Indian plastic solution rePurpose uses offsets to remove plastic from landfills and reuse it, helping the environment and creating jobs to fight poverty in India

For the founders of rePurpose Global, the enormity — and the importance — of the problem they were confronting crystalised on a visit to Deonar, one of the world’s largest landfills, in Mumbai, India.

“We realised we were standing between mountains of plastic on one side, with waste pickers who are literally on top of those trash heaps sorting out recyclable and valuable wastes, and on the other side, you’ve got this massive booming urban skyline of India’s financial capital,” recalls Peter Wang Hjemdahl, the founder of rePurpose Global.

In the same field of vision, they could see both the glass towers full of white-collar workers whose consumption was creating the waste, and the people trying to scratch out a living from it. “That contrast was really what drove us to action, trying to bridge these two worlds,” Peter says.

Peter and his co-founders, Svanika Balasubramanian and Aditya Siroya, were working on an undergraduate project at the Wharton School of Business at the University of Pennsylvania. They’d been tasked with a student case competition: How do you go about doubling the income of 10 million people living in extreme poverty in urban slums across the world?

“And that’s where we got curious and actually dug deep and found out that waste picking was one of the most prevalent employment opportunities in and among the urban poor today,” Peter says. “Hundreds of millions of informal workers engage in underground recycling on a daily basis around the world.”

On top of that, the amount of plastic waste is mind-boggling, and the damage it does is widespread and diverse. A 2018 National Geographic article on the topic puts the problem in stark terms:  The planet has 9.2 billion tons of plastic to deal with.

“Of that, more than 6.9 billion tons have become waste. And of that waste, a staggering 6.3 billion tons never made it to a recycling bin —a figure that stunned the scientists who crunched the numbers in 2017.”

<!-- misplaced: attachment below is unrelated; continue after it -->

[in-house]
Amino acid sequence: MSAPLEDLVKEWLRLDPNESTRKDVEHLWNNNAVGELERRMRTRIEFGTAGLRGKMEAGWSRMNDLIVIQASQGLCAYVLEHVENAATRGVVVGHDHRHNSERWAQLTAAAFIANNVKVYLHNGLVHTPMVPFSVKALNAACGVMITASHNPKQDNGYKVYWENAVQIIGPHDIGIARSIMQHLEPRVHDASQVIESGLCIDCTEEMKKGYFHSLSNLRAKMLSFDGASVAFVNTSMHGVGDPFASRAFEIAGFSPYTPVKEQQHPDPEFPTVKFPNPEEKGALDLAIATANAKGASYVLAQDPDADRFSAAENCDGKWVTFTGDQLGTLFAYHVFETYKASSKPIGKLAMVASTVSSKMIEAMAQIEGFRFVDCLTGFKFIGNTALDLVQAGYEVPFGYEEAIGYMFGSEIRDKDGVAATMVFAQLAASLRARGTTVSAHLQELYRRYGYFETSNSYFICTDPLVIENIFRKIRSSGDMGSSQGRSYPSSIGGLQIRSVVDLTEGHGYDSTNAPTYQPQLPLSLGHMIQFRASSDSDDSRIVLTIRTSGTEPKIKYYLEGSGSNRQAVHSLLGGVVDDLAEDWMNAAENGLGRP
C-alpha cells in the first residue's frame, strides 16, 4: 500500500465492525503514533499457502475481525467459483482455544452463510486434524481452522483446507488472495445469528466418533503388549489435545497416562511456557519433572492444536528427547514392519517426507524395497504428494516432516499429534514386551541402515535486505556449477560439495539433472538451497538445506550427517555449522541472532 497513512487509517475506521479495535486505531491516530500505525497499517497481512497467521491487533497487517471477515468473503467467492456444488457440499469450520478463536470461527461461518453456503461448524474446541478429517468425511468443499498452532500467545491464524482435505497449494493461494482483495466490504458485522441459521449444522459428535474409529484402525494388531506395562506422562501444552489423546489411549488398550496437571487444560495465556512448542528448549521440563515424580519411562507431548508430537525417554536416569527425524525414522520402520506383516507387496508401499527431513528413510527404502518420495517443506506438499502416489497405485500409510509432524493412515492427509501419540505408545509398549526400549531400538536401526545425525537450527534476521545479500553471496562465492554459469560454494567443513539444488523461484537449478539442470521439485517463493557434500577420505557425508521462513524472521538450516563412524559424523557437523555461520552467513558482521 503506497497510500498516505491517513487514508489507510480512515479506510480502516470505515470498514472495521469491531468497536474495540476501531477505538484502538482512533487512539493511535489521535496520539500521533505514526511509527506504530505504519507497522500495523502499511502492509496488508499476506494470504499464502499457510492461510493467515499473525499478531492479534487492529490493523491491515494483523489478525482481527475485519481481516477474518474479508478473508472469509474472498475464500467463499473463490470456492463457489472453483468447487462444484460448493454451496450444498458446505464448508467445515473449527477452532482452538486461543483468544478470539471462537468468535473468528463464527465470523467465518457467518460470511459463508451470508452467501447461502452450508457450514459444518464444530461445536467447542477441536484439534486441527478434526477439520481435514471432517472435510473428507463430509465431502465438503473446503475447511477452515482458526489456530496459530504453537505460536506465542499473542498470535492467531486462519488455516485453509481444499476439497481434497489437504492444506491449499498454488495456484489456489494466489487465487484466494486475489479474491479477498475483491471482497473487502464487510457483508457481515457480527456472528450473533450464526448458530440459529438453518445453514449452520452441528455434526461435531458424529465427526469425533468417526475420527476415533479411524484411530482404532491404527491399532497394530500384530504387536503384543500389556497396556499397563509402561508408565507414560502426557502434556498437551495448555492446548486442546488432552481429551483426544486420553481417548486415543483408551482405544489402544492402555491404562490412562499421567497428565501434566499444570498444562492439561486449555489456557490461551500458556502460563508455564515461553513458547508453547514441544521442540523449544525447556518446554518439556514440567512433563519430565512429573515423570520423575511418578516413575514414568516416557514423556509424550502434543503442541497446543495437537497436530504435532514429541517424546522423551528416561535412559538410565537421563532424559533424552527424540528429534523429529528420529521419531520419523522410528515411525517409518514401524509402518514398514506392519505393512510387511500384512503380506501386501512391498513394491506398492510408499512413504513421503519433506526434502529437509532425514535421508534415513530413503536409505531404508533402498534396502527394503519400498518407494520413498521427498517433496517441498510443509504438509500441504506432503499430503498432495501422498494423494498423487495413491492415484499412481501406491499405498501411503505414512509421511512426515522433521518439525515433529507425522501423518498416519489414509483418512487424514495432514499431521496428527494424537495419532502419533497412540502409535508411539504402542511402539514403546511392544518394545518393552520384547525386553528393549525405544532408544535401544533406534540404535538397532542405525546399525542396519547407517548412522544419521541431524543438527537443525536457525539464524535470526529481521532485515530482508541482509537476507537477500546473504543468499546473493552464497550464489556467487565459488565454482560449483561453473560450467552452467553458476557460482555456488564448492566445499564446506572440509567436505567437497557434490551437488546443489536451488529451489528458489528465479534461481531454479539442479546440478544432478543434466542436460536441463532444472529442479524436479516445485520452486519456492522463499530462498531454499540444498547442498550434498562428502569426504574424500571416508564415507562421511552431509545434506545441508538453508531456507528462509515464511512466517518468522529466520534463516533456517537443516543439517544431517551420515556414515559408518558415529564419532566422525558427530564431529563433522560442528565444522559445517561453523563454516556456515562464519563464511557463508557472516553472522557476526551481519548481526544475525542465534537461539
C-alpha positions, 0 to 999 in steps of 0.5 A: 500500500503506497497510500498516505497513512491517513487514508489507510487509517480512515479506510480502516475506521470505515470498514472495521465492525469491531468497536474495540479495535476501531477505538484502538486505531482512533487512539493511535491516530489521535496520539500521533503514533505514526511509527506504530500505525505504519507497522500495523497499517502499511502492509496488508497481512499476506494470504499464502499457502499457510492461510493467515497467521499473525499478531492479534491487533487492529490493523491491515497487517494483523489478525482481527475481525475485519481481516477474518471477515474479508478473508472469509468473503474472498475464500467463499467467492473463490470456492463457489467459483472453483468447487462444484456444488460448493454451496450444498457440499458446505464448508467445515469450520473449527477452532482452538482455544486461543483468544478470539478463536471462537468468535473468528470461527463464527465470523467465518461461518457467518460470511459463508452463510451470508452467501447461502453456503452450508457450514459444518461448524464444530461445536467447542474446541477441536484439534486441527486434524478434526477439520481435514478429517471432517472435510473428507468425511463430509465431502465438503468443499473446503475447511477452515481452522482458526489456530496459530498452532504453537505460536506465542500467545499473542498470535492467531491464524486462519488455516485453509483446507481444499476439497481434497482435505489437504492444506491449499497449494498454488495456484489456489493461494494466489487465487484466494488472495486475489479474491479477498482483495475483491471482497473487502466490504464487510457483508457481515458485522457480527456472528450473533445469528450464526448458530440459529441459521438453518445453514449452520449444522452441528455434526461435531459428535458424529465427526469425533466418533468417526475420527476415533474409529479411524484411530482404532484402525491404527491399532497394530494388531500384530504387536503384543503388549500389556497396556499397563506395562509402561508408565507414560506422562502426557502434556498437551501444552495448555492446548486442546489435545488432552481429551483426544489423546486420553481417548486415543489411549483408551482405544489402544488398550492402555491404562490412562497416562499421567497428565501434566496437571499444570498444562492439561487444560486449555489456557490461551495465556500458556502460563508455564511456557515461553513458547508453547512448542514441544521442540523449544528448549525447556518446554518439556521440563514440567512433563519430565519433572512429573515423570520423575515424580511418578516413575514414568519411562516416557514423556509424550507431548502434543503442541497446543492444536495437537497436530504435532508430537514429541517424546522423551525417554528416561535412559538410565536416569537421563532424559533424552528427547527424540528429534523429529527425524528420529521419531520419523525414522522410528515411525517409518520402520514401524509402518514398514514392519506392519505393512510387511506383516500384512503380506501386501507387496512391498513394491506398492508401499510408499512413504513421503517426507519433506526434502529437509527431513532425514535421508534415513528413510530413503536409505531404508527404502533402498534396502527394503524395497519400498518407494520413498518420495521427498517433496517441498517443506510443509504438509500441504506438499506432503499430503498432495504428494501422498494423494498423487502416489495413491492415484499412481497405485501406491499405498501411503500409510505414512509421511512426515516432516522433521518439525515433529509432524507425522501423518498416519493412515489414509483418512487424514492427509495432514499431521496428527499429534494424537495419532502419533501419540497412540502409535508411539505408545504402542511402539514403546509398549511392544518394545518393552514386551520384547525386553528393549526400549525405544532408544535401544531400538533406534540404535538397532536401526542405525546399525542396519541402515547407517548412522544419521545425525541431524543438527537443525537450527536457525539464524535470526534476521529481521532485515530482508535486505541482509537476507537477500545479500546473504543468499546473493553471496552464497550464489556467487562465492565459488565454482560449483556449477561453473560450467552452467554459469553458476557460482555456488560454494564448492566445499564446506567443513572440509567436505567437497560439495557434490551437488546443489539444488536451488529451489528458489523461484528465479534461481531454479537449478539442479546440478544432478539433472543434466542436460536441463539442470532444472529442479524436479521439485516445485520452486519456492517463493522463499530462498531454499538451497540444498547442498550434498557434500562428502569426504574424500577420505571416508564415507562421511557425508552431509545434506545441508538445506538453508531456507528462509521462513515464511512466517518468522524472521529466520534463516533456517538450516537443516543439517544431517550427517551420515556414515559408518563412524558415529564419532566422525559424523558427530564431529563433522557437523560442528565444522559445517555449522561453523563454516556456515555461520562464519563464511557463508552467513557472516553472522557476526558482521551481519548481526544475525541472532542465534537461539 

Innovating with idea of carbon offsets

To address both issues, the trio of entrepreneurs came up with a proposal to create what would become rePurpose Global, a for-profit company that uses a similar principle to carbon offsets −an increase in carbon storage through land restoration used to compensate for carbon emissions that occur elsewhere– to get funding for recycling and reuse infrastructure and equipment in places like Deonar. In 2018, their proposal won the University of Pennsylvania’s President’s Innovation Prize, with $200,000 to start their own social enterprise.

© rePurpose

From left to right: Peter Wang Hjemdahl, Svanika Balasubramanian and Aditya Siroya, founders of RePurpose Global

Peter describes a gap between the growing desire to move toward sustainable consumption and the massive amount of plastic trash still being released into the environment. The idea of rePurpose Global is to bridge that gap by creating the possibility of becoming “plastic neutral” by paying to have plastic removed from the environment. One plastic credit purchased from rePurpose Global for about $50 cents is equal to one kilogram of plastic removed and eliminated from the environment —a kilo of waste that would otherwise have been destined for landfills, oceans, or incineration. 

In this way, companies and individuals can contribute to solutions while they find ways to cut their use of plastic. Peter says that the key to making this system work is making a measurable impact.

“We’re not in the business of funding work that’s already happening,” he says. “We’re in the business of changing what’s happening, building new infrastructure and systems that actually improve the status quo.”

In just three years, with two of them being under the constraints of a global pandemic, rePurpose Global has accumulated more than 200 clients who like the idea of pursuing “plastic neutrality,” including large Fortune 500 companies like Google, Colgate, and Credit Suisse. 

Retiring plastic worldwide

With the money rePurpose Global is earning, “we’re removing 14 million pounds of plastic waste from the environment every single year across 14 different projects,” Peter says. rePurpose Global is funding the purchase of trucks and sorting facilities as well as creating dignified working conditions for more than 10,000 waste workers in projects in Indonesia, Kenya, and Colombia among other places. rePurpose Global is also providing funding for research and innovations that could eliminate the use of plastic altogether.

© rePurpose

rePurpose Global was one of the finalists in the 2021 Social Innovation Tournament, sponsored by the European Investment Bank Institute to promote solutions to social and environmental problems. It’s always looking for the most efficient and least harmful ways to deal with the plastic its projects capture. Some is recycled, but most of it is “low-value” plastic like candy wrappers, plastic film and bags. Some of this is used as fuel to create power, and some is broken down into components that can be reused in other ways, as an element in concrete for example.

For Peter and his co-founders and team members, the mission remains focused on repairing the places where plastic and people meet.

“The reality is that plastic is a very intersectional environmental issue,” he says. “It’s not just about saving the turtles or sea life. It’s also one of the issues that’s intrinsically tied to extreme poverty. This is what is driving us to find solutions that address the plastic problem on a systematic level.”